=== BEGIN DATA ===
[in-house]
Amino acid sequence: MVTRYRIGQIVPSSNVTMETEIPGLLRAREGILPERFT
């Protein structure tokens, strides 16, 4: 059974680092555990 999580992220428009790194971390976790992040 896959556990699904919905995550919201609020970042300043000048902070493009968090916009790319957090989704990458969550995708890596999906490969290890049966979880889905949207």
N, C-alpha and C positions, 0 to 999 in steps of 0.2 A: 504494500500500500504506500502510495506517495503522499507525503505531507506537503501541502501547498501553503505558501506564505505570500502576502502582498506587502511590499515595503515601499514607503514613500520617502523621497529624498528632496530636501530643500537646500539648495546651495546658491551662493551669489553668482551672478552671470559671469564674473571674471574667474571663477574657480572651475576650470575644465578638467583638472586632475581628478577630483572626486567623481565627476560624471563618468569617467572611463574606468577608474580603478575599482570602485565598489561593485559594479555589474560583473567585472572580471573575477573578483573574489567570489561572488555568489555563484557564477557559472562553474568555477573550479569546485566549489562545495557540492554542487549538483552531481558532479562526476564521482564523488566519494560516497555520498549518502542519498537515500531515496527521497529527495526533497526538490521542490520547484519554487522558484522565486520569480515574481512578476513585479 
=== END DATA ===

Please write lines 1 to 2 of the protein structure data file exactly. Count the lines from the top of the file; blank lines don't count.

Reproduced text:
[in-house]
Amino acid sequence: MVTRYRIGQIVPSSNVTMETEIPGLLRAREGILPERFT